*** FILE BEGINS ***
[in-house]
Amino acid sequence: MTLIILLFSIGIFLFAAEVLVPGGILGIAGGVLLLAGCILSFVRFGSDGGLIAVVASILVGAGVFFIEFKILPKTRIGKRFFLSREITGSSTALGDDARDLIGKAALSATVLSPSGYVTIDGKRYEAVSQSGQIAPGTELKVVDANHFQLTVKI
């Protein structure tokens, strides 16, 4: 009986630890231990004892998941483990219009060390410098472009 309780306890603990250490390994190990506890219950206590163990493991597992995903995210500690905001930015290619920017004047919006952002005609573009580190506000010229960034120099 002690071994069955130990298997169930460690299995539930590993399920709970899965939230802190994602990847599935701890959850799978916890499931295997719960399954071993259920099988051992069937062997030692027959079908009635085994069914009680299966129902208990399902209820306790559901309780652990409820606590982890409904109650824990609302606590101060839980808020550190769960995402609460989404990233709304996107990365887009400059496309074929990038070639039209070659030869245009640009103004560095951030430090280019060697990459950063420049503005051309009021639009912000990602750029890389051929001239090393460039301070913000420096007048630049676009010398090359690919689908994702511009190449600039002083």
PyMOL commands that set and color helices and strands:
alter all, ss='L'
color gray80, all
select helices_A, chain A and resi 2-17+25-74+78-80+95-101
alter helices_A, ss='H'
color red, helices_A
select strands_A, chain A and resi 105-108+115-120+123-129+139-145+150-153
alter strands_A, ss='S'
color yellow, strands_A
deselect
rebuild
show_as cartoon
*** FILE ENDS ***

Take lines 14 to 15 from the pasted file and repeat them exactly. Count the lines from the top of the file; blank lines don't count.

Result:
rebuild
show_as cartoon